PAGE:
This God-Forsaken Land

This “God-forsaken land,” they call it,

As they gaze with pitying eye,

“Nothing here but sand and sagebrush,

And a vast expanse of sky.”

“We don’t know how you stand it,”

These city folks declare,

“How do you make a living –

Or do you live on air?”

We could tell them of our ranches,

Where the great herds of cattle roam,

Or of the flocks of woolies

That claim Wyoming for their home.

We could show them our oil wells,

That pour forth liquid gold,

And in these places they call “barren,”

There’s deep, rich veins of coal.

They may not see our fertile valleys,

With their fields of hay and grain,

But nestling there among the hills,

We have them – just the same.

This “loneliness” they talk about,

To us is God’s own peace.

There’s so much beauty all around,

Our thanks shall never cease.

Our streams are full of rainbow trout,

We’ve antelope and elk and deer,

We’re a mile up nearer Heaven,

And the air is pure and clear.

Our sunsets glow with color,

And in the pearly dawn of morn

The pungent scent sage drifts down

On a breeze that’s mountain-born.

If they only lived here for a while

Those folks would understand

Why we only smile at them

About this “God-forsaken Land.”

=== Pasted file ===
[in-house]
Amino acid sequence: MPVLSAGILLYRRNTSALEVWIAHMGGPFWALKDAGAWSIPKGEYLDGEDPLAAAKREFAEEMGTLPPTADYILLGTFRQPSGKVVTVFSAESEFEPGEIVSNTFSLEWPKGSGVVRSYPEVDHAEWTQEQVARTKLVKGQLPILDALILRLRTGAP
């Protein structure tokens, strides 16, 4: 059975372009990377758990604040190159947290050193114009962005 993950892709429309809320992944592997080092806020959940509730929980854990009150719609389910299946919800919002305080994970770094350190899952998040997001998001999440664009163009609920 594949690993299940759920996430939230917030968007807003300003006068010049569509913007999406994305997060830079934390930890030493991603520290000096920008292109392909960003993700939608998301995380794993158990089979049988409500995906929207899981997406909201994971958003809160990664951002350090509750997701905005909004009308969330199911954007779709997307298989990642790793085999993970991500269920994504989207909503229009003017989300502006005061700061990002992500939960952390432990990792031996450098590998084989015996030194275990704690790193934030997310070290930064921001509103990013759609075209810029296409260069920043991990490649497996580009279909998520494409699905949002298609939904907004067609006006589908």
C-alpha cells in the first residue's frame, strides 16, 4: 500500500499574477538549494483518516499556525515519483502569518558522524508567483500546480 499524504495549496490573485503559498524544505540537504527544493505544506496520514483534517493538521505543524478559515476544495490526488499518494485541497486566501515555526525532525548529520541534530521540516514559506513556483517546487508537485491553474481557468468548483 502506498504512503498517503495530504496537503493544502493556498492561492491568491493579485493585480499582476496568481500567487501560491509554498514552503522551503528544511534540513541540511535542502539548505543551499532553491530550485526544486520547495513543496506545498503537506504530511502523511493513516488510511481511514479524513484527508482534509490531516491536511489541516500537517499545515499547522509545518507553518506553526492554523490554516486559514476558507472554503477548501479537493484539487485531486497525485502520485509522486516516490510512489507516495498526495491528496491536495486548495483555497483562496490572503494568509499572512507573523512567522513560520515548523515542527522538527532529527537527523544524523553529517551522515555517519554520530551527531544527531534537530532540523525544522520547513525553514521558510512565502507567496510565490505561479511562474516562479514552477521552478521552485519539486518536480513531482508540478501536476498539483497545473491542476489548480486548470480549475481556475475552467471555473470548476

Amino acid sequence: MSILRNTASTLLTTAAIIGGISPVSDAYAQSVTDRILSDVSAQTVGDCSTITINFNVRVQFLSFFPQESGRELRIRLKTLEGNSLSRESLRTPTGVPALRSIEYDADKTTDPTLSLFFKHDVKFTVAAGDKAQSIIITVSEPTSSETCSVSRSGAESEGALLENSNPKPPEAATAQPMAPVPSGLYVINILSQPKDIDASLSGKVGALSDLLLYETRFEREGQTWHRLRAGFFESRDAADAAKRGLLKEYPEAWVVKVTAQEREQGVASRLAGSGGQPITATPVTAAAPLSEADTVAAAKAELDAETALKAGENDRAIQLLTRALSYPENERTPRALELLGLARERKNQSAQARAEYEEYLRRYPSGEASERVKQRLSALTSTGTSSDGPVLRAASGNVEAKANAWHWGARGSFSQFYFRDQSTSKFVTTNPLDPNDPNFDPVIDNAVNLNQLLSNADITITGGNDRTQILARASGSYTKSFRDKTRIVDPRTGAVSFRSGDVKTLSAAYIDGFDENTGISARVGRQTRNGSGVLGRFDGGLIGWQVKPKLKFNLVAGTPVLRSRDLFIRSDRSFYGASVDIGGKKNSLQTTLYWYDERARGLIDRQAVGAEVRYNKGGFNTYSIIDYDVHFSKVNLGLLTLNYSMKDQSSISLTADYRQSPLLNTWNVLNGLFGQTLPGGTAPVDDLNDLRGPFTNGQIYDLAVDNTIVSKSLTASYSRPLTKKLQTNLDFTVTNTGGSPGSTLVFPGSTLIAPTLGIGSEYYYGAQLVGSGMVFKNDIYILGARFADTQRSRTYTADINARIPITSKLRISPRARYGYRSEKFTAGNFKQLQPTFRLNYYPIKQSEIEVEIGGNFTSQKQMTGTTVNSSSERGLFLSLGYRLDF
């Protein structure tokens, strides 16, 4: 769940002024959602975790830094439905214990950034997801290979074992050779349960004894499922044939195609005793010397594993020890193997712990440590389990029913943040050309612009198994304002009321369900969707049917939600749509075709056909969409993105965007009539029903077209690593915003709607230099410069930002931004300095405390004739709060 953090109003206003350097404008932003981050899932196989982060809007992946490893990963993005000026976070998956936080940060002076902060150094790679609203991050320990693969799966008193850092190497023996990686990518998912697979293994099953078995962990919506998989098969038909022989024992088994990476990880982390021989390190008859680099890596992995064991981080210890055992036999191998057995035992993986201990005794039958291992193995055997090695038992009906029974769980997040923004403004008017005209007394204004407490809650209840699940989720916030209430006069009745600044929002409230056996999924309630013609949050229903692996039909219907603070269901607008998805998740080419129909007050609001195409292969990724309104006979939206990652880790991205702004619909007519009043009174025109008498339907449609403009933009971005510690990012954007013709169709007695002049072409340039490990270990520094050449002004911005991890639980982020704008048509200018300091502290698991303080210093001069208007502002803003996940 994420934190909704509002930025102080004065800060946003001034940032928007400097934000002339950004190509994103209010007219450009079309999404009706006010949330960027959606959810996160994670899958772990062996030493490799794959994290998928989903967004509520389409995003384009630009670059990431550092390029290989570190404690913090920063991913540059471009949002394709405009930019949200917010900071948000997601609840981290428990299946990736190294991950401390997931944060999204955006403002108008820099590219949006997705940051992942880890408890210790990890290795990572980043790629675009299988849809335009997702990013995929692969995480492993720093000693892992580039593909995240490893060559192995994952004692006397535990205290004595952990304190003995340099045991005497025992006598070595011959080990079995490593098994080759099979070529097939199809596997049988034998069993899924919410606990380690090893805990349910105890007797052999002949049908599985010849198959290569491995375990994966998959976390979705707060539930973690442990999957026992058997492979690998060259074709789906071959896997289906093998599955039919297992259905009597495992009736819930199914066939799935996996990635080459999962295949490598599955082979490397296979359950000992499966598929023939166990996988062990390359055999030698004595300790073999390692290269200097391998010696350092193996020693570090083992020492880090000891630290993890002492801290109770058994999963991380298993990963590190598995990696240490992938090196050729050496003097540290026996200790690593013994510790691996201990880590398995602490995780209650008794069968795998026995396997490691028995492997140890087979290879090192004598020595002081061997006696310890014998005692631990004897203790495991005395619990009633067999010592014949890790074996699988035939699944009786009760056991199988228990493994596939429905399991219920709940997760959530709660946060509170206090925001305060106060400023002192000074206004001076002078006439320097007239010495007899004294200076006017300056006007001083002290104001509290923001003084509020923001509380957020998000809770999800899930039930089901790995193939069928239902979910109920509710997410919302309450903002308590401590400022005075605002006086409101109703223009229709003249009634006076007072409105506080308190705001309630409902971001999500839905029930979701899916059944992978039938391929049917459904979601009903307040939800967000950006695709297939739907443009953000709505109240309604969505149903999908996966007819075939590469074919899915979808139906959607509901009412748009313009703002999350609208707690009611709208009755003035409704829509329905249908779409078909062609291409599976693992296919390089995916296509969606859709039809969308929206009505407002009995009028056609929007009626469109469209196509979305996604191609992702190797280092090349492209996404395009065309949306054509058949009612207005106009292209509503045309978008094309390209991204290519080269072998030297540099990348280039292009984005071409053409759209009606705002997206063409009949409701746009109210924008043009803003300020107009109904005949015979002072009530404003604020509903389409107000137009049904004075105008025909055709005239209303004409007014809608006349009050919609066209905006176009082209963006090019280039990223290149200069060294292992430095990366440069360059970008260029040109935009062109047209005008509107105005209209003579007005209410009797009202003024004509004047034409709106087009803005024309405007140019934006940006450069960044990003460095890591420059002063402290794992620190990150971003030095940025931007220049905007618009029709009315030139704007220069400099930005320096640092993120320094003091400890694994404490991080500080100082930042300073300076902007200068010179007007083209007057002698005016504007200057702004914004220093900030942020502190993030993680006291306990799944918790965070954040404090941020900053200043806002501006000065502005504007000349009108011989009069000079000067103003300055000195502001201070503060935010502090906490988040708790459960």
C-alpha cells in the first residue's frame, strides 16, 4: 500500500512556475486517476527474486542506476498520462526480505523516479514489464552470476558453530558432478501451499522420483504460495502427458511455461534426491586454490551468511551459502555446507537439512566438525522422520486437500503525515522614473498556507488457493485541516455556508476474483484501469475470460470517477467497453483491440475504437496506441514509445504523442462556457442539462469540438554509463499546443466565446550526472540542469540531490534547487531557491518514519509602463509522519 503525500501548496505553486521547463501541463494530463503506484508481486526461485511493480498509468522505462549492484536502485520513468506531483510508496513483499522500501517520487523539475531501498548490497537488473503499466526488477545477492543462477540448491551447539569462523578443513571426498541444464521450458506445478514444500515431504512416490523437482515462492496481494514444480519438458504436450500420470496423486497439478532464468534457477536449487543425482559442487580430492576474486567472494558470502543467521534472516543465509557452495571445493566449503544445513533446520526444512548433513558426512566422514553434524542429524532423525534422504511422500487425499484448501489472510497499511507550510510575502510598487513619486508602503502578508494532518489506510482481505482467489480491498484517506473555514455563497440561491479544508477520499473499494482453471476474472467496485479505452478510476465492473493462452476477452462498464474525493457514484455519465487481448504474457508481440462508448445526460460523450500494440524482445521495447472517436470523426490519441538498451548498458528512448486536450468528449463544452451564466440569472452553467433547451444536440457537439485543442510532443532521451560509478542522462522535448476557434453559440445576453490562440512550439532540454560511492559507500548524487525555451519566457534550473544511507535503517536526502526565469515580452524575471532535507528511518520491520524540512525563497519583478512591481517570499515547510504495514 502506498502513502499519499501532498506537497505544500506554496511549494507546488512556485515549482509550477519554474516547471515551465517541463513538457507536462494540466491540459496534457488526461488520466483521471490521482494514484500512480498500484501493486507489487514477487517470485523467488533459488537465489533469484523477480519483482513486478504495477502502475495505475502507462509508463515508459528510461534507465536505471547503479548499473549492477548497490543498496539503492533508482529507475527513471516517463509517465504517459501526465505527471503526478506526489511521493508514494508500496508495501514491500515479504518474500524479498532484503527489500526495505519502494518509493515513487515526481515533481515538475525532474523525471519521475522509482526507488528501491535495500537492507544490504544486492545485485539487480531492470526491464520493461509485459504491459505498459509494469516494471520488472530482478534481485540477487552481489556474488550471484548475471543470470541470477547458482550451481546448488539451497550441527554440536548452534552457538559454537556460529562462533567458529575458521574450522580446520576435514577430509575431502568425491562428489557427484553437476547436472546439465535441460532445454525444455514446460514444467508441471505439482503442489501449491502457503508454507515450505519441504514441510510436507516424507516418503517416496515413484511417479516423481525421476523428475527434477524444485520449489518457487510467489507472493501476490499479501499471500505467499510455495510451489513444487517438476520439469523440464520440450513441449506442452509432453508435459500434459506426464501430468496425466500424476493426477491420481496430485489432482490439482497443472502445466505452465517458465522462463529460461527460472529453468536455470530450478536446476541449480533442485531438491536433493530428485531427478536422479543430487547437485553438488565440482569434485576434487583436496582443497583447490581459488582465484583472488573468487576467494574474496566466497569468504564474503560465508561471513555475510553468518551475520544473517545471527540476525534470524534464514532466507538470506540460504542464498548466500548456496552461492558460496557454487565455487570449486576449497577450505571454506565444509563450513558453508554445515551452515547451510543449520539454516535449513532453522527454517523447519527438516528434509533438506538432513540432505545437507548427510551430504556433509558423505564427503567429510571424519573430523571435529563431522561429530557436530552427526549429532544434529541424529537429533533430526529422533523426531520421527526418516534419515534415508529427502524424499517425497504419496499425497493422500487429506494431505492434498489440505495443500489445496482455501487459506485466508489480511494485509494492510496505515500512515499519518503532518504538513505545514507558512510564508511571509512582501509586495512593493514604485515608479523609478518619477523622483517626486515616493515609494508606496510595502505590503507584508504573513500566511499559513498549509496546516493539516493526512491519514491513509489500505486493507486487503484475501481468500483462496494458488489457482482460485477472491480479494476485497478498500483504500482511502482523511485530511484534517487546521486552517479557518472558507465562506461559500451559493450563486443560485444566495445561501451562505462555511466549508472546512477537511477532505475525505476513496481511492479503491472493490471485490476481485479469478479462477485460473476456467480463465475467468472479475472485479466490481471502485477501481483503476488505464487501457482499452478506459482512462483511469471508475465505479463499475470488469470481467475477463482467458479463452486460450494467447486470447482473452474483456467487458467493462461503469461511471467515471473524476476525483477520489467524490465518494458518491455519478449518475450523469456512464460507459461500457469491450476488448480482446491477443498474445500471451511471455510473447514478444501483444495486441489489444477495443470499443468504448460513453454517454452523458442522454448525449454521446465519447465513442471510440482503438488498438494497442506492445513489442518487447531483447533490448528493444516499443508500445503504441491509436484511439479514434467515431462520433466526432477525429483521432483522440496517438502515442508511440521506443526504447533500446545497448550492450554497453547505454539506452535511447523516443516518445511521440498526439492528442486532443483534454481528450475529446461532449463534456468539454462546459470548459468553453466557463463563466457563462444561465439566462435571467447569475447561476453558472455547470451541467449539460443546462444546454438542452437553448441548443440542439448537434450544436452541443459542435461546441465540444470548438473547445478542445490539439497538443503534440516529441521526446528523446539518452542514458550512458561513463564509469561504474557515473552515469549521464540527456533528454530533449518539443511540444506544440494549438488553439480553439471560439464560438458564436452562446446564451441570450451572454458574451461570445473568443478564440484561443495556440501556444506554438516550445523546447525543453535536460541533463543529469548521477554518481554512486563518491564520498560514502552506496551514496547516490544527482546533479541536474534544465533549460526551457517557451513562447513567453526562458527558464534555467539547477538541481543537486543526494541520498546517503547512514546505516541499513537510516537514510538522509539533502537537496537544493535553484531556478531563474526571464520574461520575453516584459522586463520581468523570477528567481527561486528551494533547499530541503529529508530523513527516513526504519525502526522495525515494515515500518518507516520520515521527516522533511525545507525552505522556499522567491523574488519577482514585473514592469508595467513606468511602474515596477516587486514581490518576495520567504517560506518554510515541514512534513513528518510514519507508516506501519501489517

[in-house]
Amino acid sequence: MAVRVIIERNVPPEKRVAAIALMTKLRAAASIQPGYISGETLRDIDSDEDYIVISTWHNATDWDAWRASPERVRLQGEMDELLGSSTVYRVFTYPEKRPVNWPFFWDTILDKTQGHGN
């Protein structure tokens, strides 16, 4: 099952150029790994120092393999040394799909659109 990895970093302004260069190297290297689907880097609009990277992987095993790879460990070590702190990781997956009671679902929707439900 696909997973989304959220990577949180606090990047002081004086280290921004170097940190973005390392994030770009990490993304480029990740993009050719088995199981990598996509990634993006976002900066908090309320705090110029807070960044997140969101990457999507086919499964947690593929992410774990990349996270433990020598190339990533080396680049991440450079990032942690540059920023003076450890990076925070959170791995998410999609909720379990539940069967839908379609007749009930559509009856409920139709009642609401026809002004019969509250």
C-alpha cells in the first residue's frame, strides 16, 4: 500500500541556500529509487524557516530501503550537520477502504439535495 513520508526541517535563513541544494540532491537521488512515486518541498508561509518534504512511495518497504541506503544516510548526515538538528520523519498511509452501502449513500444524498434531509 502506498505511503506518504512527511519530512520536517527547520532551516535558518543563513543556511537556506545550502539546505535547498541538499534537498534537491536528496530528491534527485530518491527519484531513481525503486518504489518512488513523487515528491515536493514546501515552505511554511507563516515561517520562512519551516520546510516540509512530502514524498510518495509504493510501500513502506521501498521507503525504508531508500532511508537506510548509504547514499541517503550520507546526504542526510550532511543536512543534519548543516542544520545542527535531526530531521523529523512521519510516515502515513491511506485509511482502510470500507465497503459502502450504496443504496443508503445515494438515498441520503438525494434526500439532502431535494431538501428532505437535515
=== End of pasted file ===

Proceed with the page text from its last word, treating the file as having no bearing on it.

We don’t know much of city life

Or where they seek God there,

But we do know in Wyoming

That we find Him everywhere.

So we’ll leave them the cities

Where the living is so grand.

And we’ll stay in Wyoming

In our God-Beloved Land.

– Juanita M. Leach


About The Mithril Guardian

I like stories.  Whether they’re on film, in song, or in print, I always remember a good story.  They remind me of paintings.  People cannot see them without learning something.  So it’s a good idea to look at a story from as many angles as possible.  I can watch the same movie a million times and still I will learn something that I did not know before.  Thoughts on the Edge of Forever is where I get to focus on what I learned from stories; what was not obvious the first time, the second time, or the umpteenth time. Earlier posts are written in the form of letters, usually to specific characters, to point out what I saw in a particular story or heard in a piece of music. Some of those letters, though, are like letters to the editor. Why did someone write a story this way and not another? Would the story have turned out better if the writer had done something different? These ‘letters to the editor’ will probably never be answered by the writers - the characters certainly will not answer anything - but their contents are still up for debate. After all, unless you ask a question, you will never get an answer. Still, civil ground rules apply. Any foul language or other form of abuse will not be tolerated in Thoughts on the Edge of Forever. I mean, who wants to be around the guest at the dinner party who is being nasty? Practically nobody, since people go to a party to have fun, not to hang around a grouch. So let’s have fun! The Mithril Guardian
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